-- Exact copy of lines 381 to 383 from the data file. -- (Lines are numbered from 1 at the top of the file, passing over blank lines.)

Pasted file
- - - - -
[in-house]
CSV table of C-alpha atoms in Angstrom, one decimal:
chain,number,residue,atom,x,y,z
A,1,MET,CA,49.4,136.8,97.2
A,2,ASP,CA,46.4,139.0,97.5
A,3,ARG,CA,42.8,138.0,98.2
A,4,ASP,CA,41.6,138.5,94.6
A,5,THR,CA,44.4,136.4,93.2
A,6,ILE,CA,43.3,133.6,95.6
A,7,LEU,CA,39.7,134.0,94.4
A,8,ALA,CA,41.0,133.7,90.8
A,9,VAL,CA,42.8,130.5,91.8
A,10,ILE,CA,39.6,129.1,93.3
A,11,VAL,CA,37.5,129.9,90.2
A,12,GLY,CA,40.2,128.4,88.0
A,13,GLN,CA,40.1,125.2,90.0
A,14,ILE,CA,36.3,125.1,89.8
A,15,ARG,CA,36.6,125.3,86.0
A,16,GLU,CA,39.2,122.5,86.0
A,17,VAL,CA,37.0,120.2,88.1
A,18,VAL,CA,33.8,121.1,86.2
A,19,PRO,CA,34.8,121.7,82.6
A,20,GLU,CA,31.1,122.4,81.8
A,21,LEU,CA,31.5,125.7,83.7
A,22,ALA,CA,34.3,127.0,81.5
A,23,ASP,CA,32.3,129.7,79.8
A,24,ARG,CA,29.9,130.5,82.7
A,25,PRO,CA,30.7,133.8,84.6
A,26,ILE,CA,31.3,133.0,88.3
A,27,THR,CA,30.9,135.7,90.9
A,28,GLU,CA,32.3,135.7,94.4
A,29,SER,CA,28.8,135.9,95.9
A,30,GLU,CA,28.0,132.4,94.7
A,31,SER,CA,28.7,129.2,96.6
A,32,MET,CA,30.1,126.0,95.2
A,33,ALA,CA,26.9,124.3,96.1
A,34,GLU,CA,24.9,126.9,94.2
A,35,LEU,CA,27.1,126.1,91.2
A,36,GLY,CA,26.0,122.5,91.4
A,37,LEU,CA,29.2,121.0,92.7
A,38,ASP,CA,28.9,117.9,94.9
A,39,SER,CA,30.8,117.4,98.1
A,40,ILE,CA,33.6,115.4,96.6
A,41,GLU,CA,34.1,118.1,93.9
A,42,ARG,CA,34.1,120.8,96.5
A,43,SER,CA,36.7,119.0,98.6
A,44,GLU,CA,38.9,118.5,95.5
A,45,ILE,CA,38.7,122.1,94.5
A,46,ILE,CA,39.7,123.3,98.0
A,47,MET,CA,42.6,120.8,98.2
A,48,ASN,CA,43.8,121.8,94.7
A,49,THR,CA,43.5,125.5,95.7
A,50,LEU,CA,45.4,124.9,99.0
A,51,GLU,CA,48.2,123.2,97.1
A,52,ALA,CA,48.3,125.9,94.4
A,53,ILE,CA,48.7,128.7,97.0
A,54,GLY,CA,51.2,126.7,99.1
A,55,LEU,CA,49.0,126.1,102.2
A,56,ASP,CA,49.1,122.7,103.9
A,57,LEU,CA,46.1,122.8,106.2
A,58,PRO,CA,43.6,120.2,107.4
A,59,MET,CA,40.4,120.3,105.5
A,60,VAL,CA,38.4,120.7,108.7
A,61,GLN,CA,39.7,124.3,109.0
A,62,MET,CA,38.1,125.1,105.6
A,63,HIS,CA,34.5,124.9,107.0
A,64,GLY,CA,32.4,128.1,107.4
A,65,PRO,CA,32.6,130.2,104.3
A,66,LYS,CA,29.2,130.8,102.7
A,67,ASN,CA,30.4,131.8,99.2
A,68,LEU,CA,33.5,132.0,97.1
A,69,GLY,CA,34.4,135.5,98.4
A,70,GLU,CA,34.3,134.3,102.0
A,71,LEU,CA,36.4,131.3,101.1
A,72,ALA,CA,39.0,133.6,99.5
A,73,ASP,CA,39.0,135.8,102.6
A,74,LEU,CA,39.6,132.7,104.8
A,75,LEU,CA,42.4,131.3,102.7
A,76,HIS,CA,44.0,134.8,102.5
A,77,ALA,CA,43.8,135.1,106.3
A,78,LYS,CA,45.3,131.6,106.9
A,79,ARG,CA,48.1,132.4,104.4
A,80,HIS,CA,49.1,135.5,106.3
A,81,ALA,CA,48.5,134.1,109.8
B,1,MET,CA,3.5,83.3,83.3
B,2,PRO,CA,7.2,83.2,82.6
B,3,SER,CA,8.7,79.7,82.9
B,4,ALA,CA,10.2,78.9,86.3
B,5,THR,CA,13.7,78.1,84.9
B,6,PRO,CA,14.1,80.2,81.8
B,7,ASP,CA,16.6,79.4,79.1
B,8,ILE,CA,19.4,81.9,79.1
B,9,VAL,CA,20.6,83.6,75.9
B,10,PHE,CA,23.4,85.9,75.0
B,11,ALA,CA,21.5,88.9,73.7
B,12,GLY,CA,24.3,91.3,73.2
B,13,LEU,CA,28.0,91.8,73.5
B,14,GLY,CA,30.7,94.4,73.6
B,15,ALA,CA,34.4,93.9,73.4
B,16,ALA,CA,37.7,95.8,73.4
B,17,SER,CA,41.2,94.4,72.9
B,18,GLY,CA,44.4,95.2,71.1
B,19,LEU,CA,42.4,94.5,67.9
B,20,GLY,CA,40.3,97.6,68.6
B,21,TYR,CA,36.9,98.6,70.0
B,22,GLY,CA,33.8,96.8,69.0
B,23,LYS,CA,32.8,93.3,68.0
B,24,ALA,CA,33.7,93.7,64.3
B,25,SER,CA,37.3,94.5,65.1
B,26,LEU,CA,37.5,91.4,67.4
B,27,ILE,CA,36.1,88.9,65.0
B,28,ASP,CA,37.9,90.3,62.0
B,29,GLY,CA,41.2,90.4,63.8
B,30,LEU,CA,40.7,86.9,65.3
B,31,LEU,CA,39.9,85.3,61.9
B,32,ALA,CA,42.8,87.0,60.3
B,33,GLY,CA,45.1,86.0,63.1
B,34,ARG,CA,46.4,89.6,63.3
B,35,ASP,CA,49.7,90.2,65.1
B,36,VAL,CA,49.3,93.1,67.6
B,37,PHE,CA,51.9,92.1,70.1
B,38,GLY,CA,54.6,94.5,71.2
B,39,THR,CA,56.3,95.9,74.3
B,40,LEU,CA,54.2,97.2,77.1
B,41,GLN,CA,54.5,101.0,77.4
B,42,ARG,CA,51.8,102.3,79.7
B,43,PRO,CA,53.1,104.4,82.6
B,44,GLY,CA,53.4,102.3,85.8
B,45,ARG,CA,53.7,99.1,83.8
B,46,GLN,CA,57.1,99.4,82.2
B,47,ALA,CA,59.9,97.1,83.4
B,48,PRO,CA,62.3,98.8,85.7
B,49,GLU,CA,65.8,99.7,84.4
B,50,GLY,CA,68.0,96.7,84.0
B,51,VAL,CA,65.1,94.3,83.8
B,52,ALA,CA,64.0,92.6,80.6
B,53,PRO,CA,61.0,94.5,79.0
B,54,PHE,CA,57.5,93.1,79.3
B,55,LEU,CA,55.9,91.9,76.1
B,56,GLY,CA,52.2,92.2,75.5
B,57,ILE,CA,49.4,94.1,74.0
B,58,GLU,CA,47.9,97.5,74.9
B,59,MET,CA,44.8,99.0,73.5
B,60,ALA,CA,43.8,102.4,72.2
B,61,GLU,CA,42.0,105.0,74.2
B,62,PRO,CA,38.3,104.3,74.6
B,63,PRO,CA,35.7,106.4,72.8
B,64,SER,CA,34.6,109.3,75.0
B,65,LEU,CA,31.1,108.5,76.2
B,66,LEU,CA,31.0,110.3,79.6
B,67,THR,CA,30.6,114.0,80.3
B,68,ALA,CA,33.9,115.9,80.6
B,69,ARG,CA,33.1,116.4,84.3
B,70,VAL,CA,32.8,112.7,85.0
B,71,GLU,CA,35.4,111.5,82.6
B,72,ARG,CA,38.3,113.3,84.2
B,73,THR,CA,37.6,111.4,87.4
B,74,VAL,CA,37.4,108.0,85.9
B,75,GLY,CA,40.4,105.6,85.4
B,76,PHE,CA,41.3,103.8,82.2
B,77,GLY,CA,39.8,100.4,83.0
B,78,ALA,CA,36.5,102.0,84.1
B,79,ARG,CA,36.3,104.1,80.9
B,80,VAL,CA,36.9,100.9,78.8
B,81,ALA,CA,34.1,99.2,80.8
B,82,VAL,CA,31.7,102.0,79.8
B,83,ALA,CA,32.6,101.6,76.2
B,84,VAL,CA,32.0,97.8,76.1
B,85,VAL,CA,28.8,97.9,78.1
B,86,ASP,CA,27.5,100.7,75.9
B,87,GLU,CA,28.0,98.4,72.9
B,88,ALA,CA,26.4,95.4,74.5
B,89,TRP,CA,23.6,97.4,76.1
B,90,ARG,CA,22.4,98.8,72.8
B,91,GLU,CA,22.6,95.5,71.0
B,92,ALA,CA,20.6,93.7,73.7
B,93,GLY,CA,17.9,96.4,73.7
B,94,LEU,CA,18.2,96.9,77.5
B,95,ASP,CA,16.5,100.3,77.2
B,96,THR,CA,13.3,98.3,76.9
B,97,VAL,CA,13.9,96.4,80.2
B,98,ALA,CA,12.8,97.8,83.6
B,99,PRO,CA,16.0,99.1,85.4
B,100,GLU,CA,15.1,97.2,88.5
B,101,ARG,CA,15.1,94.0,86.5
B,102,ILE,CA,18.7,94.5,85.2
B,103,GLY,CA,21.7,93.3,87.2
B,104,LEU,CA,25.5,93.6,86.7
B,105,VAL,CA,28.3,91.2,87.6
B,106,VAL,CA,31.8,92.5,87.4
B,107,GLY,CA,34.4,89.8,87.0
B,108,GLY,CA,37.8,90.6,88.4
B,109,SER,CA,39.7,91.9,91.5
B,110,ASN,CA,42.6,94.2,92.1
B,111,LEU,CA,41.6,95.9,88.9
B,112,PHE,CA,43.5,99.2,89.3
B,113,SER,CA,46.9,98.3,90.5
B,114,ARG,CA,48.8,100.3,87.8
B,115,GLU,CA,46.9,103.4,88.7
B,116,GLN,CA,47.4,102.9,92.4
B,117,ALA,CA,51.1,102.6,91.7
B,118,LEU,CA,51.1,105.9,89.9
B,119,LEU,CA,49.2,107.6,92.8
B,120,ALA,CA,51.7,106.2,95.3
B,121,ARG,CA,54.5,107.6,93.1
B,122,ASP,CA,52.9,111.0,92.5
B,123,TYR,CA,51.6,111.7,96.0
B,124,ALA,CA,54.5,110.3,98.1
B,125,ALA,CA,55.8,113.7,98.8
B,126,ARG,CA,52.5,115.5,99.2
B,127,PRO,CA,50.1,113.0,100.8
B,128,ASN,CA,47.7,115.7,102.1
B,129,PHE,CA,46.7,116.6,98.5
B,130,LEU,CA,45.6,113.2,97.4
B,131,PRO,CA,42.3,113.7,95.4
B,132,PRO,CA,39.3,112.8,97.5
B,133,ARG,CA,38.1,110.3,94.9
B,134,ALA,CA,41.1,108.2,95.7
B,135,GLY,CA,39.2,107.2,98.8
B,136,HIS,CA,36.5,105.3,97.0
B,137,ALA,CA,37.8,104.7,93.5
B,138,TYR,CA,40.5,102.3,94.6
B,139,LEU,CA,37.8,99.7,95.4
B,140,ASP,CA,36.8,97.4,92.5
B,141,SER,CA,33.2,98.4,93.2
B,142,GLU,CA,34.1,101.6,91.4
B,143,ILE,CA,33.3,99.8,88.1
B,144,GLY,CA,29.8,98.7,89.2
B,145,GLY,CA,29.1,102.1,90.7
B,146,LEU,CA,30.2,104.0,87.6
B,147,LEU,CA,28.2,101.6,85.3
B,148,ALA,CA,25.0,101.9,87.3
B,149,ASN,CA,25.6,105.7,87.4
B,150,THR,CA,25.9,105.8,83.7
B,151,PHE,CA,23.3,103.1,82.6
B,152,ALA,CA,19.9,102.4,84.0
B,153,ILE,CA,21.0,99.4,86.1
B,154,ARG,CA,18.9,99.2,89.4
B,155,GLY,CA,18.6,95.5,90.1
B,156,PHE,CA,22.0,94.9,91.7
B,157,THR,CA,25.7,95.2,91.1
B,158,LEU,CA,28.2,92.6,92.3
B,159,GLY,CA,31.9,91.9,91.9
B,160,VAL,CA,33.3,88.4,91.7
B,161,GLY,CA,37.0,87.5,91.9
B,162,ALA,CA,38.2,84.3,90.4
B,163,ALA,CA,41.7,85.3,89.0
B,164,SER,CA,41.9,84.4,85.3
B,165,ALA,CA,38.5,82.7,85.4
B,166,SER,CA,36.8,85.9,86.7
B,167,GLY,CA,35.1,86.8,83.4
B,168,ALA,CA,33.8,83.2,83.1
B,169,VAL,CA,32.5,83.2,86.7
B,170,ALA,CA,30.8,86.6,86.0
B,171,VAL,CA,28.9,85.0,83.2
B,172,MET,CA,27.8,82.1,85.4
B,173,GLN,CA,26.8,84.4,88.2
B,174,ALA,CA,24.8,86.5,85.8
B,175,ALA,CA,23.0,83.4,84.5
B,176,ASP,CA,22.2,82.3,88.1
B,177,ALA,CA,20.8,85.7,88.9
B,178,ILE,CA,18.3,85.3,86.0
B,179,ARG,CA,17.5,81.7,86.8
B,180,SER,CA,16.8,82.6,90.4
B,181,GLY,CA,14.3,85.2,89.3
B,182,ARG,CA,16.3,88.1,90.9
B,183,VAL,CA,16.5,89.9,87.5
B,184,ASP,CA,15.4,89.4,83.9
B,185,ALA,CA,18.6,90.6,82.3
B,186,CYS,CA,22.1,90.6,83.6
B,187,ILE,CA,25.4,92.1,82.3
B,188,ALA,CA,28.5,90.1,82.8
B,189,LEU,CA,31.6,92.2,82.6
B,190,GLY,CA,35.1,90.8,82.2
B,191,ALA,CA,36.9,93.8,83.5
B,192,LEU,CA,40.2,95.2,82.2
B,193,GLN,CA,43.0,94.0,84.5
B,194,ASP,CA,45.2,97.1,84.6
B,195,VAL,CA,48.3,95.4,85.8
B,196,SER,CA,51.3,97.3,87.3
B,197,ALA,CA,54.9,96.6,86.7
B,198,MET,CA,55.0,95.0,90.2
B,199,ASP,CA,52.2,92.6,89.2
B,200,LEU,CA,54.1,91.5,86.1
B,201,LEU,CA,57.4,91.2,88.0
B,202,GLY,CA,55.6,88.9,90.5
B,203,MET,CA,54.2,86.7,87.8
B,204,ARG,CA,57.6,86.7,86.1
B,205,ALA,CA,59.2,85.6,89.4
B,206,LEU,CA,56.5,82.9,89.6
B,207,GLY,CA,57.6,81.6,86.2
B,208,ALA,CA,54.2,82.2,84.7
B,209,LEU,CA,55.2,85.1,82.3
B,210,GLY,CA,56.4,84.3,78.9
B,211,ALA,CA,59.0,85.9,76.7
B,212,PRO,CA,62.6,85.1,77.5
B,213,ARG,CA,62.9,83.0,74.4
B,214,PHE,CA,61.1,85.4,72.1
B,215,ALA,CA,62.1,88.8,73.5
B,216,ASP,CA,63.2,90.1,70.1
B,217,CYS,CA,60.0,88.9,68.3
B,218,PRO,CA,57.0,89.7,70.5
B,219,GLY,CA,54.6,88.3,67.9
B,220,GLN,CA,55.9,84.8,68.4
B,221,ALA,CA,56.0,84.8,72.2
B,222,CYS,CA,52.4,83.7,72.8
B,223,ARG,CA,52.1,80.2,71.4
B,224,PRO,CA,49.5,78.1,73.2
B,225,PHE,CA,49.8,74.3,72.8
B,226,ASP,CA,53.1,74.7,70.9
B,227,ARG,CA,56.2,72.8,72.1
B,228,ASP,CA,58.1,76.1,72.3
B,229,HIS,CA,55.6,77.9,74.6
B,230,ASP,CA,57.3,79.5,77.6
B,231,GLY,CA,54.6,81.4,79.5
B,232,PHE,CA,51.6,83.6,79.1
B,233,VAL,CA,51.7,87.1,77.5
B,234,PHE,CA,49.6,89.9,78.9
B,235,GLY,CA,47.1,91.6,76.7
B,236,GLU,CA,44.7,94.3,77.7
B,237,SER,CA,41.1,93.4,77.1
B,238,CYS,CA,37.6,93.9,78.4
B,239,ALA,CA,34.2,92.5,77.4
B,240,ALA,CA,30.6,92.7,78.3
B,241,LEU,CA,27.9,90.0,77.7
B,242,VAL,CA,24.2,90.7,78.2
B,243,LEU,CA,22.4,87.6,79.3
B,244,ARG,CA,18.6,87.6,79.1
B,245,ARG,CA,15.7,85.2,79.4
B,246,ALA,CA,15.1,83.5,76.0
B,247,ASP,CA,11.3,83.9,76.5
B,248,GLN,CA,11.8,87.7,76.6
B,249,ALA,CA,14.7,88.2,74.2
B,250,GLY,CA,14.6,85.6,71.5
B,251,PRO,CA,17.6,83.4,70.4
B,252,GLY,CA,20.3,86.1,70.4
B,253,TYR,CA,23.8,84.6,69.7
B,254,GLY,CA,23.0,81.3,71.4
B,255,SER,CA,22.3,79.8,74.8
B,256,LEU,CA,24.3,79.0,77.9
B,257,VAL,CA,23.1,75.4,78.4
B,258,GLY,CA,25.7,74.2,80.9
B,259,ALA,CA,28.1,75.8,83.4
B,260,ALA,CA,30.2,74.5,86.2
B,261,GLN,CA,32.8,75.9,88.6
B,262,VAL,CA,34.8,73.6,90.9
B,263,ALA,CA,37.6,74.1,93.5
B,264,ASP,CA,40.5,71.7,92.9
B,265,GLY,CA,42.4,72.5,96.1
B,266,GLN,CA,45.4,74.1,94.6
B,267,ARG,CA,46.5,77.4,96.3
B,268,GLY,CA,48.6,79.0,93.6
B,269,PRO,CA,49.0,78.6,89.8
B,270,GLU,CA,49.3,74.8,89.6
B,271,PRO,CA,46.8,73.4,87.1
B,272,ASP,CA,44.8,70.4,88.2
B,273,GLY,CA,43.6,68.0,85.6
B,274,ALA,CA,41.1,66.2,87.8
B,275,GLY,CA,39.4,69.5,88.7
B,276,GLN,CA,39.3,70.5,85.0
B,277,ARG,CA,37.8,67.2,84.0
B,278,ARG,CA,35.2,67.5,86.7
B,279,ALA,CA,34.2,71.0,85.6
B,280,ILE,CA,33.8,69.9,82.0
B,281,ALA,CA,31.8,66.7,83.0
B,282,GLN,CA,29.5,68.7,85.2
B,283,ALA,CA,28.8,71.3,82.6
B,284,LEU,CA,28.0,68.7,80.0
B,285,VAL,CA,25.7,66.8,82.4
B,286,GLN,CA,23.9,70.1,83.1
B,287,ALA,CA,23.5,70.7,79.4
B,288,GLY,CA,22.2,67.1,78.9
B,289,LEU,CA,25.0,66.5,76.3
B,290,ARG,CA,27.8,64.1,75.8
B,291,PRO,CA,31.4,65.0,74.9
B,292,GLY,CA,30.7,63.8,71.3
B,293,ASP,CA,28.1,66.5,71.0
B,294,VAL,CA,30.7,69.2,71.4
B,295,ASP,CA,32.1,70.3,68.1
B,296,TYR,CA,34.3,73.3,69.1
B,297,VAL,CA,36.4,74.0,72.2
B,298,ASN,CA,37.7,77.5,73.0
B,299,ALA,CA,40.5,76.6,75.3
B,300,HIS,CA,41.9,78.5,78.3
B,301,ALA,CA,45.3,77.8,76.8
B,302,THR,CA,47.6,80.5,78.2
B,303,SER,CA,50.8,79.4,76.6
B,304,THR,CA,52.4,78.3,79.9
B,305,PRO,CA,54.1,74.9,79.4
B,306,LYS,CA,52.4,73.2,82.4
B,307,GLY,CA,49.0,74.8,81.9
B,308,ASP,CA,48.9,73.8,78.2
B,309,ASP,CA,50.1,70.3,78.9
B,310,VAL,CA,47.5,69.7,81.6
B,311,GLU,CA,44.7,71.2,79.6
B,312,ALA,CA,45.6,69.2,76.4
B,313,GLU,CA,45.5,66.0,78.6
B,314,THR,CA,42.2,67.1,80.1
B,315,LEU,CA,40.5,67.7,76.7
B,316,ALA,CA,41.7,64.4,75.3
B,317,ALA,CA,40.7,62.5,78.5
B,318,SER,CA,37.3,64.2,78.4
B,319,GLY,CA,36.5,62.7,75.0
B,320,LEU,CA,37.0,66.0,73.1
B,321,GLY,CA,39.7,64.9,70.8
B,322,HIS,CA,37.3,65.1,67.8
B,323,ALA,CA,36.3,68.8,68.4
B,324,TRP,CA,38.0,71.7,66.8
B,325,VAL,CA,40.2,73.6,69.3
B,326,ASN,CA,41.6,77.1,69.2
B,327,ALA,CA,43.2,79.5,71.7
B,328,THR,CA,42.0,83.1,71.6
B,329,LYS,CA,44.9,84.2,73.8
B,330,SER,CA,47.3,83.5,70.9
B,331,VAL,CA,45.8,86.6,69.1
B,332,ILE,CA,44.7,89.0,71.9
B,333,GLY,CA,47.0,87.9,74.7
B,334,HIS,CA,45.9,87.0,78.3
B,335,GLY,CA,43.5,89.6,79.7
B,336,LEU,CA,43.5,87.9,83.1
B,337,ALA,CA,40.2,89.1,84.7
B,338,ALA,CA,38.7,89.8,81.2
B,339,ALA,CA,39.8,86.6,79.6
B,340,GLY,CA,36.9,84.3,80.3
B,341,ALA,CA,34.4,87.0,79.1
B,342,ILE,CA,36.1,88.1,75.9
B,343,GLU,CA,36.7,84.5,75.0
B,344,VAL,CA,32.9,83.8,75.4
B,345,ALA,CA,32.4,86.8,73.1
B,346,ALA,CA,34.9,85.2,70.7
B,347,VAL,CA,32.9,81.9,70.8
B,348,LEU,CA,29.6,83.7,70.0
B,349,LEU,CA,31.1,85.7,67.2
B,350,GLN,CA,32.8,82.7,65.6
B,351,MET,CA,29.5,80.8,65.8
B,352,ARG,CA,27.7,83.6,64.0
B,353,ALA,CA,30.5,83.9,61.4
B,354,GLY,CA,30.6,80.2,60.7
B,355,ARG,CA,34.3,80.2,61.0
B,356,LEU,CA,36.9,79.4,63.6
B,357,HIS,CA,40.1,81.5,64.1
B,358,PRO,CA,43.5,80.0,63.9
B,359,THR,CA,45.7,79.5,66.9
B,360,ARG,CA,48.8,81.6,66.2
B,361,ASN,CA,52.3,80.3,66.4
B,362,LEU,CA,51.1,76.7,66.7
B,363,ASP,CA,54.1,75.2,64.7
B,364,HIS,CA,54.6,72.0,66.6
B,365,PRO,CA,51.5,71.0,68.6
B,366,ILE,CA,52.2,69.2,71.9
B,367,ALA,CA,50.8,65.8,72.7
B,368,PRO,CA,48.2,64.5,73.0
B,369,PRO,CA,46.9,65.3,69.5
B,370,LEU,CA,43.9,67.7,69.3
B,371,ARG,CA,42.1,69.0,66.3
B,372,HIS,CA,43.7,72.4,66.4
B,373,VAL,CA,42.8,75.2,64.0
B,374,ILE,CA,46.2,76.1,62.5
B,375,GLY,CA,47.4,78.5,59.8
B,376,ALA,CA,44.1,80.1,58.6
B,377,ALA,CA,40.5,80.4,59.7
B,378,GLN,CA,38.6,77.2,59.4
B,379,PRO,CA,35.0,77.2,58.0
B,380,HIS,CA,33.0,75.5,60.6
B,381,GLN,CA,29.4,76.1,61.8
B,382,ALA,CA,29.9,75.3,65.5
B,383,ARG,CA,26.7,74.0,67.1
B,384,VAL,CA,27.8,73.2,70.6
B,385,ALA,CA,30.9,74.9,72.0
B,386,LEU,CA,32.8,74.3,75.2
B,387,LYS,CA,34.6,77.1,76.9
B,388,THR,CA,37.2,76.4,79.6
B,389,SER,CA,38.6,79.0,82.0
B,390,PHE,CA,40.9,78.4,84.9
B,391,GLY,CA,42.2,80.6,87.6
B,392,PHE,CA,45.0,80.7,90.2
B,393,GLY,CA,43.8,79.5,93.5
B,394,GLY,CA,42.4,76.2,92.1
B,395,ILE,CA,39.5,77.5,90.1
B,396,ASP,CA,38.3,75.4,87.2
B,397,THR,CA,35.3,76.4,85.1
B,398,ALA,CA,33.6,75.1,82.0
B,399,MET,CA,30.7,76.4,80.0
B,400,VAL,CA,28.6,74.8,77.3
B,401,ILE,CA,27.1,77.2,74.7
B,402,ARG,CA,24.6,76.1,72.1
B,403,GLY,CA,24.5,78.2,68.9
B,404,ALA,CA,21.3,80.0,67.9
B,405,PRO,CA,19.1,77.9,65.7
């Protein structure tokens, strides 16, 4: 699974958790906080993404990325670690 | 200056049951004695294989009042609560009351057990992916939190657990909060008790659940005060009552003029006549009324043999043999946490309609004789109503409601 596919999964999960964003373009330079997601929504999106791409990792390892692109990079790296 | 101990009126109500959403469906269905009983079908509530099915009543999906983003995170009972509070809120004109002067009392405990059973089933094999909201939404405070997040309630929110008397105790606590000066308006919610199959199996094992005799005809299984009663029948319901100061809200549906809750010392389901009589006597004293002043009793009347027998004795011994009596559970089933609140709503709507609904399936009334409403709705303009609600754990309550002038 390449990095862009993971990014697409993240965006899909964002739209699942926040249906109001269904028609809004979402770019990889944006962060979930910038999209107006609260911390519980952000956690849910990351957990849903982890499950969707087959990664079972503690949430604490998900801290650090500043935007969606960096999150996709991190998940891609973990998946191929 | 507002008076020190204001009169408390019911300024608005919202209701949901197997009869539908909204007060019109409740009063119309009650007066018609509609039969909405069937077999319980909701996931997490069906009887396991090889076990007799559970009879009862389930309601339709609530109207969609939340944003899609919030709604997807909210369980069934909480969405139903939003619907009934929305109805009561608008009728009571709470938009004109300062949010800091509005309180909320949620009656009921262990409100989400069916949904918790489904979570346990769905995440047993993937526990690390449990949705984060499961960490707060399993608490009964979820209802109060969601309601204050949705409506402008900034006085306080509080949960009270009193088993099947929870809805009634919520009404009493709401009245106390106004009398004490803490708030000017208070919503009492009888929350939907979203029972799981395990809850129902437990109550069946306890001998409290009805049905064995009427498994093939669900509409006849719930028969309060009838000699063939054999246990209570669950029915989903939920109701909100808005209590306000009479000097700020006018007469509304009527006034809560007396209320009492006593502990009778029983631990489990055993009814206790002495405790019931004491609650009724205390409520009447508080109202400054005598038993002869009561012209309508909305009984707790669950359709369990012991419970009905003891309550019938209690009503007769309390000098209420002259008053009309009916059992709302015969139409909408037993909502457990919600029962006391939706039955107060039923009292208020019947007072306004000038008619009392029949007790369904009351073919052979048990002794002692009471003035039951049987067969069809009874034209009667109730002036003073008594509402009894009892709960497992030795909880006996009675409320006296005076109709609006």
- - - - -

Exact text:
B,297,VAL,CA,36.4,74.0,72.2
B,298,ASN,CA,37.7,77.5,73.0
B,299,ALA,CA,40.5,76.6,75.3